The Australian Social Policy Association (aspa) is a non-profit organisation and professional association of social policy researchers, educators, practitioners and policy-makers.
It promotes debate and increased understanding of social policy in Australia and productive collaborations between those working and researching in social policy locally, in the Asia-Pacific region and internationally.
ASPA seeks to support the community of social policy researchers, policy makers and analysts, practitioners, advocates and consultants, in their efforts to understand and contribute to the promotion of human well-being.
Support and foster research, practice and education in social policy in the university, non-government and government sectors.
Create a forum for the exchange of information and ideas about social policy in national and international contexts.
Facilitate and encourage higher degree research training in social policy.
Establish links with other Australian and international organisations that have an interest in social policy issues.
The Association provides its members with access to:
- workshops and conferences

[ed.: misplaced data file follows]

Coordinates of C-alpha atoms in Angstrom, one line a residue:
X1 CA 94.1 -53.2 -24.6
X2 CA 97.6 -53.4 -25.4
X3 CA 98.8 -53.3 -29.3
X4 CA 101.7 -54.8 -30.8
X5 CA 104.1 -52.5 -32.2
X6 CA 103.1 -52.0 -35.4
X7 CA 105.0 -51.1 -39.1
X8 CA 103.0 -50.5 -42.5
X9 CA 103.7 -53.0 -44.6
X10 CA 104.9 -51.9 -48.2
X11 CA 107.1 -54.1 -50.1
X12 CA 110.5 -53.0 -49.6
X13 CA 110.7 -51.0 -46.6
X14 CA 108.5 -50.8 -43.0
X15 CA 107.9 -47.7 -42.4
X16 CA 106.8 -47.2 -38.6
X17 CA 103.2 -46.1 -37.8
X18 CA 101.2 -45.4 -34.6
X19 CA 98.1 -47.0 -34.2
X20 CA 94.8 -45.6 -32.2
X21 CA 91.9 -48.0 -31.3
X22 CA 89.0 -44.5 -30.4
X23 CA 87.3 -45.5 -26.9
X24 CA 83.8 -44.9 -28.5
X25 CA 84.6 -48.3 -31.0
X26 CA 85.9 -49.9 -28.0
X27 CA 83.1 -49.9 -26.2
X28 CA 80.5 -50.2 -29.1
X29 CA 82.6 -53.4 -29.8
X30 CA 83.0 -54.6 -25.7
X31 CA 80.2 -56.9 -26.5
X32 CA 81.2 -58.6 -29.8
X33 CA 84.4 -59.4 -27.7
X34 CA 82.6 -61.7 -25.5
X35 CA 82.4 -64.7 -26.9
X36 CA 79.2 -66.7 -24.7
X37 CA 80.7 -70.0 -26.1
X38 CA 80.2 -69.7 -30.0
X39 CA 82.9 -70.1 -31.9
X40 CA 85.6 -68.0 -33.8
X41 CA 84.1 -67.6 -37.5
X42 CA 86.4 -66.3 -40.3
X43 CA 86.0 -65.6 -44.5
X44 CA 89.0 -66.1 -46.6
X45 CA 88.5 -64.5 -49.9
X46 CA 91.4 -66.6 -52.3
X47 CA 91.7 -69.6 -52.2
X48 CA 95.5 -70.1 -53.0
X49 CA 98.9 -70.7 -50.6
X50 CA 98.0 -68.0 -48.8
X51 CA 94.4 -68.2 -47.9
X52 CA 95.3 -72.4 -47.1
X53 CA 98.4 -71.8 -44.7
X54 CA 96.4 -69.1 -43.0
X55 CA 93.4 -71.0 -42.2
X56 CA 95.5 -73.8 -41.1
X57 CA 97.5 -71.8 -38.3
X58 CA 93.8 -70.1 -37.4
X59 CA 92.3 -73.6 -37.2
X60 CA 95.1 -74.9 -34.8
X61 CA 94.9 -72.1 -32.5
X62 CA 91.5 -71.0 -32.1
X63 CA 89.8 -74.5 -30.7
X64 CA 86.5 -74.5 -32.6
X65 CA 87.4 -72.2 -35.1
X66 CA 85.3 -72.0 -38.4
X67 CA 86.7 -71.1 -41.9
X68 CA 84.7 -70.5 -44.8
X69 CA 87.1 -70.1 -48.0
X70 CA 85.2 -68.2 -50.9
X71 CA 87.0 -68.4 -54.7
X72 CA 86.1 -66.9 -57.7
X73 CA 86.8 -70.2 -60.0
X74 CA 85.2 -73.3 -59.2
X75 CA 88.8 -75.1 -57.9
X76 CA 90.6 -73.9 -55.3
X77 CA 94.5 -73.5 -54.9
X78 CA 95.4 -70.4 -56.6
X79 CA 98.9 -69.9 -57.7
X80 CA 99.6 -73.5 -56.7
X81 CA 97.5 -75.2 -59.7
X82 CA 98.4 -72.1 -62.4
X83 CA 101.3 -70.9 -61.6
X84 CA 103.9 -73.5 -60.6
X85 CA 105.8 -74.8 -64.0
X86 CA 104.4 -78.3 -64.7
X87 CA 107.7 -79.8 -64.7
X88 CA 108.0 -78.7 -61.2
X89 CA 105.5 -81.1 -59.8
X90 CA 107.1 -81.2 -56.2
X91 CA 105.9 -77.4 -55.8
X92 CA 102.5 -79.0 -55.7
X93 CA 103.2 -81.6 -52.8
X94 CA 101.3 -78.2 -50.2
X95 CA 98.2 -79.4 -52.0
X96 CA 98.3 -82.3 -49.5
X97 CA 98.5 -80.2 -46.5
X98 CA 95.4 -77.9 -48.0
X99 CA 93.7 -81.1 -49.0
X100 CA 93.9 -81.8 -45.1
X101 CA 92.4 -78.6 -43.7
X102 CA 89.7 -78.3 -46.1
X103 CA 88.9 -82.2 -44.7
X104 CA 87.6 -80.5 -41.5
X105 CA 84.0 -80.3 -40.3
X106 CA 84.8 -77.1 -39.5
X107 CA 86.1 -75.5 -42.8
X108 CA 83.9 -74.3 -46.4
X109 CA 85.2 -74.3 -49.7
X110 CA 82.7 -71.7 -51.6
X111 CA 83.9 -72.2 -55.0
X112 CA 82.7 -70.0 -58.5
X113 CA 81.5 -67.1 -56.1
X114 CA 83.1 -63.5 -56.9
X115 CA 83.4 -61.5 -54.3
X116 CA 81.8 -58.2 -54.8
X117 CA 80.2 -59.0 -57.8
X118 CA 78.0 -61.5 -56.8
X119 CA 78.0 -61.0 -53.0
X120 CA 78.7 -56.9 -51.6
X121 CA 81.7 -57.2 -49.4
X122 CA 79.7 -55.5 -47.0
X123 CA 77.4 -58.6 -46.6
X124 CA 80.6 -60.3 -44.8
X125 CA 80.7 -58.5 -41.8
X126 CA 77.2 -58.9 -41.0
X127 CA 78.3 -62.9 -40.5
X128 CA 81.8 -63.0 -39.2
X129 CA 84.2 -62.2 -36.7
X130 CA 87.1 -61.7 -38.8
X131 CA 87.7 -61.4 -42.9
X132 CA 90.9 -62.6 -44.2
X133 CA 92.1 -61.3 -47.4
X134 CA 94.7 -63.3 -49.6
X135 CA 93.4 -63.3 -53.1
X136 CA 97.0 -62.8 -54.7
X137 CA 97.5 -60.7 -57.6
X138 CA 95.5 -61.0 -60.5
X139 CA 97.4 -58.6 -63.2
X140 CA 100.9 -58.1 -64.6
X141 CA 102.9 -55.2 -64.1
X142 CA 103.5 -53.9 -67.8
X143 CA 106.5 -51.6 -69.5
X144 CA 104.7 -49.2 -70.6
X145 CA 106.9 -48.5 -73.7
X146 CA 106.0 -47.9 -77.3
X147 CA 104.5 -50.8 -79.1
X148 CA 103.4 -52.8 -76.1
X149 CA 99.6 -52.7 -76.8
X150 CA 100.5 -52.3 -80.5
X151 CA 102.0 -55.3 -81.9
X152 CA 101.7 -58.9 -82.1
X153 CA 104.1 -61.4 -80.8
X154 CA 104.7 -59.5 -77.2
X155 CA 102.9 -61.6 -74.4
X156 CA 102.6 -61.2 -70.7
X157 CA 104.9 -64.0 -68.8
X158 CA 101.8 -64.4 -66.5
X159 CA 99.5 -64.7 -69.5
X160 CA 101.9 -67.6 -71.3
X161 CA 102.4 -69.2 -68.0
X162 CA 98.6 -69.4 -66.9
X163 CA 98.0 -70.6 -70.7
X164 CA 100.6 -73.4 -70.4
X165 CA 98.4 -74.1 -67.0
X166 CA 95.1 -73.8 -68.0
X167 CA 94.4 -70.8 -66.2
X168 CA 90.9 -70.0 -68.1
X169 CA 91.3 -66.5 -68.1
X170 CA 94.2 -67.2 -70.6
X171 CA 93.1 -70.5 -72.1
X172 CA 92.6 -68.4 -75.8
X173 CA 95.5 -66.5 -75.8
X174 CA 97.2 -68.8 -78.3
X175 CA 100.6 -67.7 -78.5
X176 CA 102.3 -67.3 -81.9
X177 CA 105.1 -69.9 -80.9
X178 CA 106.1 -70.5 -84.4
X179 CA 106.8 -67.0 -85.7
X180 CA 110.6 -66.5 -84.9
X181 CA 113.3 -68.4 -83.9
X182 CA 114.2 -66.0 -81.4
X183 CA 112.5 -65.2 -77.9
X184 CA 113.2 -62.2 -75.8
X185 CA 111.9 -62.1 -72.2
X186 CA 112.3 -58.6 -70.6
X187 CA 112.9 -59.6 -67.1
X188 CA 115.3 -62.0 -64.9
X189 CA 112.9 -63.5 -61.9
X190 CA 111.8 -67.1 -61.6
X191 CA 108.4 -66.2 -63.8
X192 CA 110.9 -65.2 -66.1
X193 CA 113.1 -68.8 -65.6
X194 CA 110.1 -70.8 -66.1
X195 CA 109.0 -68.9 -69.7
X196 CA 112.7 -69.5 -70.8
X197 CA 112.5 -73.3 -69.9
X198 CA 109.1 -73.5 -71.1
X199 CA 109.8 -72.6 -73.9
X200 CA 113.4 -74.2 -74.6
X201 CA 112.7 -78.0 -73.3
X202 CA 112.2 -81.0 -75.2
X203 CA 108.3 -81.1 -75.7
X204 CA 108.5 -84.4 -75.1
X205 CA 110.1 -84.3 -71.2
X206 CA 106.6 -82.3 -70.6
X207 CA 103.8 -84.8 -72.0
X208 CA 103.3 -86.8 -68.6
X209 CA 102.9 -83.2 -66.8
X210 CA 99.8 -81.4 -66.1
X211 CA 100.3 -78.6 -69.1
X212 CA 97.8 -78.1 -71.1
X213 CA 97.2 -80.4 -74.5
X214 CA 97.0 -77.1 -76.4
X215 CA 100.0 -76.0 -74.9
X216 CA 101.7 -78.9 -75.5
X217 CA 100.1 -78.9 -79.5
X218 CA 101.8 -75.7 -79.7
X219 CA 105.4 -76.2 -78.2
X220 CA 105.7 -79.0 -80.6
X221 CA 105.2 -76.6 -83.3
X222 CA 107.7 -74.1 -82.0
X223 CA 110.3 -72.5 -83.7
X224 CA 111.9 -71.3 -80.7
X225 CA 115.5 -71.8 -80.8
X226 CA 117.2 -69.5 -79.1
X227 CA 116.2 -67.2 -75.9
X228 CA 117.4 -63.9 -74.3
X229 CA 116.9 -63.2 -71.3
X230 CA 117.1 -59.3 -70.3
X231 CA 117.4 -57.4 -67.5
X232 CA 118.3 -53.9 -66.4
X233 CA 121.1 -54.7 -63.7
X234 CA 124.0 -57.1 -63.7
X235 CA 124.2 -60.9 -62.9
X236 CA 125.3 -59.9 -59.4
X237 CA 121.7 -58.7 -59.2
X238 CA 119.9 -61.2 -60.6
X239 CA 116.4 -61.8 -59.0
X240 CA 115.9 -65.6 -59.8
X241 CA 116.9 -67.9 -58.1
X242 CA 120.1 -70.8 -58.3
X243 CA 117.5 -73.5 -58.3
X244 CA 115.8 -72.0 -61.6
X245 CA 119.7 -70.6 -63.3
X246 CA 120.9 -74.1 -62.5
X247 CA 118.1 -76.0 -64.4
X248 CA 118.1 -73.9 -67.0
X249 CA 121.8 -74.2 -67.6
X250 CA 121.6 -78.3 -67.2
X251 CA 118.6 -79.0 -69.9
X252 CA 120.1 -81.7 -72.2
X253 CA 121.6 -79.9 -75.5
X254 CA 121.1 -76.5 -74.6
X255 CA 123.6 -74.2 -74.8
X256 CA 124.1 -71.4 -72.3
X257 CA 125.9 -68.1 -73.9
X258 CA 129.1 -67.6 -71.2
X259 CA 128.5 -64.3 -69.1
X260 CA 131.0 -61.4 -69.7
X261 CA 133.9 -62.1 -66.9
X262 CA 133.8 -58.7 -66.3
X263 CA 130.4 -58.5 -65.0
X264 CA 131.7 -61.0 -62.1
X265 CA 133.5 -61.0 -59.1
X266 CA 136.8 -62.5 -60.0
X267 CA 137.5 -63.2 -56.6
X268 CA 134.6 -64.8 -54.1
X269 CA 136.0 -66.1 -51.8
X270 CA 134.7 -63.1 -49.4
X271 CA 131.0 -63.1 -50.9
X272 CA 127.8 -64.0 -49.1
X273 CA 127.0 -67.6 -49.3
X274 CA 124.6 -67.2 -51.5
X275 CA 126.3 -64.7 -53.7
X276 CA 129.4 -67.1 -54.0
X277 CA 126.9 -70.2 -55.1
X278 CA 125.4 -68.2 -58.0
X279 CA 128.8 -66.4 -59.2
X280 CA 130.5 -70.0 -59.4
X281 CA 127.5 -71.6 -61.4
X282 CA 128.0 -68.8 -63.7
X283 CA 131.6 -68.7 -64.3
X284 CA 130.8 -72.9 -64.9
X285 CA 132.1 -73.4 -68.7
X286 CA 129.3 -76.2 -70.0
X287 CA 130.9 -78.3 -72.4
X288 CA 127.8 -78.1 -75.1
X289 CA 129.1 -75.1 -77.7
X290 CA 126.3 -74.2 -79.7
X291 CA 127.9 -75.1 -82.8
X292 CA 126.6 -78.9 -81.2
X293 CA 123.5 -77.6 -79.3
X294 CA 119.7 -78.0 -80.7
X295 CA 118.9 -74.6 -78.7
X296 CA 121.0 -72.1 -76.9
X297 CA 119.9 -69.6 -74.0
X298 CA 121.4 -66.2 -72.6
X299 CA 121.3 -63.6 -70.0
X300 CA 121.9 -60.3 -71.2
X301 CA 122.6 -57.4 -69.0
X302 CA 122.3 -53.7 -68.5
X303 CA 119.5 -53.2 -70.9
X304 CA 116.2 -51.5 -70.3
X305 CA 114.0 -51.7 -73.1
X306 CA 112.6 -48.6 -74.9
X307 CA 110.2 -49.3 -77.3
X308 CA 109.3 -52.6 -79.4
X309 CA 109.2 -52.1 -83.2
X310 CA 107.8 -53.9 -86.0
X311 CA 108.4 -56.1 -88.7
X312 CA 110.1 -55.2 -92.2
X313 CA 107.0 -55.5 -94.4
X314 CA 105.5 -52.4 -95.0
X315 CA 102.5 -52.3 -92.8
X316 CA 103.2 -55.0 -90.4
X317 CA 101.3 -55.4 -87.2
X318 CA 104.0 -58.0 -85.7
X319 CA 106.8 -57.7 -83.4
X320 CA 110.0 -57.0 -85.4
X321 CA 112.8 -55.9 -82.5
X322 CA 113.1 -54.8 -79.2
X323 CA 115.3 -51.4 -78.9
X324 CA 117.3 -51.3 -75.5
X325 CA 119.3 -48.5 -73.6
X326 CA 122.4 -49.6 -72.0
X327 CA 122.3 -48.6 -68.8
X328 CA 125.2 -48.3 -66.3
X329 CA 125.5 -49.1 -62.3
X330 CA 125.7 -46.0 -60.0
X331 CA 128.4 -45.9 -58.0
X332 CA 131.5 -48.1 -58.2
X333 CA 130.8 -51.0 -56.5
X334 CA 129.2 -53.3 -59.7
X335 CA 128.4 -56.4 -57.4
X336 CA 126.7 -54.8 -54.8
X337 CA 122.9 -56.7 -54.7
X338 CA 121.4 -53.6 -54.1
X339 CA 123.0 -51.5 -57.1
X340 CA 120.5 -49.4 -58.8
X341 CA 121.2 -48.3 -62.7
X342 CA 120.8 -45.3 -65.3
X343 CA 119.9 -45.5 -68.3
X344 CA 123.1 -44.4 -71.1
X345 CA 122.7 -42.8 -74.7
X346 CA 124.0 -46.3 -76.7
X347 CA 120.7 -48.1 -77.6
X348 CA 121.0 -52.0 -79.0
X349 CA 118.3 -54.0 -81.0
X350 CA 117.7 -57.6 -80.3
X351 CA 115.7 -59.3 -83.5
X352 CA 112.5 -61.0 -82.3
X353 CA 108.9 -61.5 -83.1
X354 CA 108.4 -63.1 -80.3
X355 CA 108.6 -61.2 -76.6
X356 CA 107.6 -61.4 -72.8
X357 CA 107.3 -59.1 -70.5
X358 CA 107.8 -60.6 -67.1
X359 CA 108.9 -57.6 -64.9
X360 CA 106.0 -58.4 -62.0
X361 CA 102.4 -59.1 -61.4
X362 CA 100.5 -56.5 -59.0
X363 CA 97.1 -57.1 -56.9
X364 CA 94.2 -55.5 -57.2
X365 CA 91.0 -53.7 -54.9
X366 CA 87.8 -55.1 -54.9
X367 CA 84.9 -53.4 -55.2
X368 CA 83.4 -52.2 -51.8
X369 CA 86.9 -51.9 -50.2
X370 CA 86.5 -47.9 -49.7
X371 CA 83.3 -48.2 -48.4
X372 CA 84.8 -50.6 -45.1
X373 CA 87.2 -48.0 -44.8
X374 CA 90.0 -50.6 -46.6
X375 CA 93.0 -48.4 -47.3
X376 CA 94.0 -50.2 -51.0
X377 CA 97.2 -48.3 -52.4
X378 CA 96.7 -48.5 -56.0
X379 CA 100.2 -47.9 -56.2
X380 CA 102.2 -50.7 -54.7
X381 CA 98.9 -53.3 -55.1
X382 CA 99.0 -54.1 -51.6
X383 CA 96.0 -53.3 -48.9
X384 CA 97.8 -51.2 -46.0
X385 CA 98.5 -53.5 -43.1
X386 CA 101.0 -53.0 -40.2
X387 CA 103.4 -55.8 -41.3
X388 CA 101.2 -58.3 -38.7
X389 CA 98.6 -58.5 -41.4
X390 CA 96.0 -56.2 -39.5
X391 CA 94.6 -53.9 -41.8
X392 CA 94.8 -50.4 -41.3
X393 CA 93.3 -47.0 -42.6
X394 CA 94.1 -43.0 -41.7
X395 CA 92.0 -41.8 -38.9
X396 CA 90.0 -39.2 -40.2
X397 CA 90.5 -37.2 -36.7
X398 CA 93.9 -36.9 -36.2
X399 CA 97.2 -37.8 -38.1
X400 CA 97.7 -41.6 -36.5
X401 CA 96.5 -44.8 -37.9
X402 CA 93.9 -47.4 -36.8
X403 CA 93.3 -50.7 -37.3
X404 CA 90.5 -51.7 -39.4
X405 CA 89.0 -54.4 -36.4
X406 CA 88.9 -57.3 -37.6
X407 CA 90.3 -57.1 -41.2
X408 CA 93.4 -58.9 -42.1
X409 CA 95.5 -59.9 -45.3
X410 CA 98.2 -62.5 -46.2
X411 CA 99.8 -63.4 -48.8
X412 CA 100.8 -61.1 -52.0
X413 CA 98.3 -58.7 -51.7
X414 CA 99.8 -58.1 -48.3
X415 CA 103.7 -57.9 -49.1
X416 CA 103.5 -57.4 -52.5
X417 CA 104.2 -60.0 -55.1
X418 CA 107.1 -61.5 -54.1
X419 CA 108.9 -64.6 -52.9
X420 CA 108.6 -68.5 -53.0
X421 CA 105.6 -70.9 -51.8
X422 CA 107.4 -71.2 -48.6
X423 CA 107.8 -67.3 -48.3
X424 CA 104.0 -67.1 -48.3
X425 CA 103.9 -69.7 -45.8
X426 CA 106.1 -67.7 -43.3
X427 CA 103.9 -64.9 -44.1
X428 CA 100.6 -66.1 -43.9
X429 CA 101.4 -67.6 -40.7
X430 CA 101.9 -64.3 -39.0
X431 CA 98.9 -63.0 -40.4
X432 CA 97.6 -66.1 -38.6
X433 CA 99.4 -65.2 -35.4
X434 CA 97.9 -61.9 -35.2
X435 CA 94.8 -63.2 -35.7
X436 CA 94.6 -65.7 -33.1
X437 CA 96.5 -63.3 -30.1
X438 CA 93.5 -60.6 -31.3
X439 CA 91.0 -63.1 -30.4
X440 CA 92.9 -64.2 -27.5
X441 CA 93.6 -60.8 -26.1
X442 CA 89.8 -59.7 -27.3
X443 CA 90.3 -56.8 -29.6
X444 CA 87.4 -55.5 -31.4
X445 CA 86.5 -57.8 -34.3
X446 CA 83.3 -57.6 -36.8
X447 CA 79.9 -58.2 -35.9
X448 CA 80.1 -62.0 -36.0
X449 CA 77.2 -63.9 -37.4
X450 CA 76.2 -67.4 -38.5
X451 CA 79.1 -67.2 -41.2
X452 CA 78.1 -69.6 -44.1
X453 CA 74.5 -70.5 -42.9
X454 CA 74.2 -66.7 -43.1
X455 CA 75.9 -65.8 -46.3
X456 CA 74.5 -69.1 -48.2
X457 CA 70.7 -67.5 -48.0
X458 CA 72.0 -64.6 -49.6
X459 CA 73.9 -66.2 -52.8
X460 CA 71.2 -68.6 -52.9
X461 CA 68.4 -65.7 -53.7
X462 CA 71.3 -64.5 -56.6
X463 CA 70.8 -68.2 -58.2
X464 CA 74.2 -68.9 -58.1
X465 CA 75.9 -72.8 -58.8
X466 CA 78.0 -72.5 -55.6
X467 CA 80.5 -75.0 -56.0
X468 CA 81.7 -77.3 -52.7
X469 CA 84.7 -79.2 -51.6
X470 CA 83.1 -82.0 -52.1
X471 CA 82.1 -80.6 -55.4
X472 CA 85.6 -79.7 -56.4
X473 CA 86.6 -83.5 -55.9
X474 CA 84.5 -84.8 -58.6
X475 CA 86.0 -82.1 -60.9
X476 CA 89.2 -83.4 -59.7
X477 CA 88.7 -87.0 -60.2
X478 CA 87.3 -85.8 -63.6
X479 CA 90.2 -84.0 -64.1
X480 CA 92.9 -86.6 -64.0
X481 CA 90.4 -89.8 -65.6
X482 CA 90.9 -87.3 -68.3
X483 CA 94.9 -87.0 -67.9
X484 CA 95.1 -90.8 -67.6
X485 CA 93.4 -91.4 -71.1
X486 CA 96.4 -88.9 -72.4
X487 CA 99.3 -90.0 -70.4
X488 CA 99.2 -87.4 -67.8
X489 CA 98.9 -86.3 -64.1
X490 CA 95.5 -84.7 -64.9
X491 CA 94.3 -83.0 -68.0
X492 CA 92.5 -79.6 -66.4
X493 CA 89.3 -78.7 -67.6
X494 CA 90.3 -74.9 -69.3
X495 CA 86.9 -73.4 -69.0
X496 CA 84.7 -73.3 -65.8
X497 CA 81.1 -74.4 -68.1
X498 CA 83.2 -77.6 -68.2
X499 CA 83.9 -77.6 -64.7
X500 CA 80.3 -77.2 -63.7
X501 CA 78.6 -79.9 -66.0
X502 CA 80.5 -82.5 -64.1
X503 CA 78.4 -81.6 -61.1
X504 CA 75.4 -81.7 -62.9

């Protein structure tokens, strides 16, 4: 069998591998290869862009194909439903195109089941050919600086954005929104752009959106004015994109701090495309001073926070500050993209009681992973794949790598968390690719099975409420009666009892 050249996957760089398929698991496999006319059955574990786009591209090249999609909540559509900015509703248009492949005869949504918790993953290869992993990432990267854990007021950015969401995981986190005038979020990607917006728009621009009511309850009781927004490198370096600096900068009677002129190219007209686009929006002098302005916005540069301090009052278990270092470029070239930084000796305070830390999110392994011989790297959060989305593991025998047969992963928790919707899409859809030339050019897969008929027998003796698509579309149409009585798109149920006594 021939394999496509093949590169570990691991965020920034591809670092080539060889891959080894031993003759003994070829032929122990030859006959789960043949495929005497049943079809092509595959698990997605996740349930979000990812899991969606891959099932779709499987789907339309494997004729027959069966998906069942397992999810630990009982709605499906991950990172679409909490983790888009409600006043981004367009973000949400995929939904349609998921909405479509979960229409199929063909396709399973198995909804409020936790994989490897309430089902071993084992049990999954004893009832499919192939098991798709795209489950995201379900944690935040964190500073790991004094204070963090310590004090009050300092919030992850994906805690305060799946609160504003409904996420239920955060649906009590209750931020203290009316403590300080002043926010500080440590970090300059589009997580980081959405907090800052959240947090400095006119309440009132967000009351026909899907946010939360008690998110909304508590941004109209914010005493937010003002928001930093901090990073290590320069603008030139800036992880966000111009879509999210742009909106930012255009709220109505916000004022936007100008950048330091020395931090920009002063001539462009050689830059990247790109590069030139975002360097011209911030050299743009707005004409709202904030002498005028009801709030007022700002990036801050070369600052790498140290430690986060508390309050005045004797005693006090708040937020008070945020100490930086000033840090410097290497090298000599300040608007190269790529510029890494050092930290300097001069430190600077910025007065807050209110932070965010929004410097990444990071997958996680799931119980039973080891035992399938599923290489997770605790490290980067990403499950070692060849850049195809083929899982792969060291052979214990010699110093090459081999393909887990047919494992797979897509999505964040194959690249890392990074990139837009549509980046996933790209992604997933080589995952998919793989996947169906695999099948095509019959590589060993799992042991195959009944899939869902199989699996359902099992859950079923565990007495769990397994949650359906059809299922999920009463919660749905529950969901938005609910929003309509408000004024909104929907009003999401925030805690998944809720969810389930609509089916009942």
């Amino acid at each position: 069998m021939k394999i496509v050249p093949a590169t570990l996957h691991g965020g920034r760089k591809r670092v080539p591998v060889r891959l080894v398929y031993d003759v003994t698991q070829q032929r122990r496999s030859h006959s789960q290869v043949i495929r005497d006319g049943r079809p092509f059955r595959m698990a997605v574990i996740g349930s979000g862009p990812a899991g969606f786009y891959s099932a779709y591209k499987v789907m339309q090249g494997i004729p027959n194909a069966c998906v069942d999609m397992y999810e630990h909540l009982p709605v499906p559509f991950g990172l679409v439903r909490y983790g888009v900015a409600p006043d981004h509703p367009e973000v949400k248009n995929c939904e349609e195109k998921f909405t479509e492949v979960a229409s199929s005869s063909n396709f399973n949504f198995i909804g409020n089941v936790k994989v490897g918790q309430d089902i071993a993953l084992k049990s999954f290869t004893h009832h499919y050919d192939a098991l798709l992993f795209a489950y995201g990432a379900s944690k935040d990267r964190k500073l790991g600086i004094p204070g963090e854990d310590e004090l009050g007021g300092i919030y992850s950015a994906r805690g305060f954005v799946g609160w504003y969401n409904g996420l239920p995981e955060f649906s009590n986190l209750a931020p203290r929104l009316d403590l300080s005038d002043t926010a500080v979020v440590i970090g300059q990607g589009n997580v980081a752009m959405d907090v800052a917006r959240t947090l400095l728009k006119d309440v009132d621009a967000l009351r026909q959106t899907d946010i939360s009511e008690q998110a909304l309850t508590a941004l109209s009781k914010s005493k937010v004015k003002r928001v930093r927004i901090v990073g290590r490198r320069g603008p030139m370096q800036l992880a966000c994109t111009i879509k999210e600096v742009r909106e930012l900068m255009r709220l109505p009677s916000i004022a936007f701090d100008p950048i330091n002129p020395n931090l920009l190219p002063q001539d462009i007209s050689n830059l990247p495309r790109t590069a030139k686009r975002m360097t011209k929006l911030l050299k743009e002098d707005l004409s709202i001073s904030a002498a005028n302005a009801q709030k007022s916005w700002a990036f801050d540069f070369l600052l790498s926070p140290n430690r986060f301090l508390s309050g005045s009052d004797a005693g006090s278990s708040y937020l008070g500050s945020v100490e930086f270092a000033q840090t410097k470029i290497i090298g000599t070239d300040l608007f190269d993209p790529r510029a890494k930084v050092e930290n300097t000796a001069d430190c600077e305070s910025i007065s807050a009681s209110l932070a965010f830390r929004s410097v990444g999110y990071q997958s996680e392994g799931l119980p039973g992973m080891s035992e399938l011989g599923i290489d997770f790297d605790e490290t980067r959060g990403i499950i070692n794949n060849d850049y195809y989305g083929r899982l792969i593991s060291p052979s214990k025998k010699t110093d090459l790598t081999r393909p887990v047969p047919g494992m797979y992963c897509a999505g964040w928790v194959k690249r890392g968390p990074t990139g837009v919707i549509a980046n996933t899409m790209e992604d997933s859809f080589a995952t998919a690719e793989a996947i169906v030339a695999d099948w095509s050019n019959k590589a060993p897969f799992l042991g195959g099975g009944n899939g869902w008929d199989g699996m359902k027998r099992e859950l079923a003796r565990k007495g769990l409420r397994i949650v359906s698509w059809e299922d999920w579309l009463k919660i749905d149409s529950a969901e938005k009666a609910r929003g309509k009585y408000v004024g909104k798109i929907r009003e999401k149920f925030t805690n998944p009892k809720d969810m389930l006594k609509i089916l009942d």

- cross-sectoral networking opportunities
- higher degree research forums and networks
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In Australia, as elsewhere, child support continues to attract considerable policy interest. Poverty has an ugly face, particularly for children, and an effective child support system can lessen the chances of children being thrust into poverty if their parents separate. Australia’s child support system is the envy of many countries around the world. But like…
The inaugural Peter Saunders Prize was awarded to Lucy Groenhart and Terry Burke for their paper ‘What has happened to Australia’s public housing? Thirty years of policy and outcomes, 1981 to 2011’. Professor at the Institute for Social Research, Swinburne University of Technology, Terry’s research interests are lower income housing (public and private rental housing),…
The next issue of the 50th anniversary volume of the Australian Journal of Social Issues (AJSI) is out now. It includes Peter Saunders’ paper ‘Social inclusion, exclusion, and well-being in Australia: meaning and measurement’, which outlines recent investigation and findings clearly showing subjective well-being to be consistently lower among those who experience the greatest degree…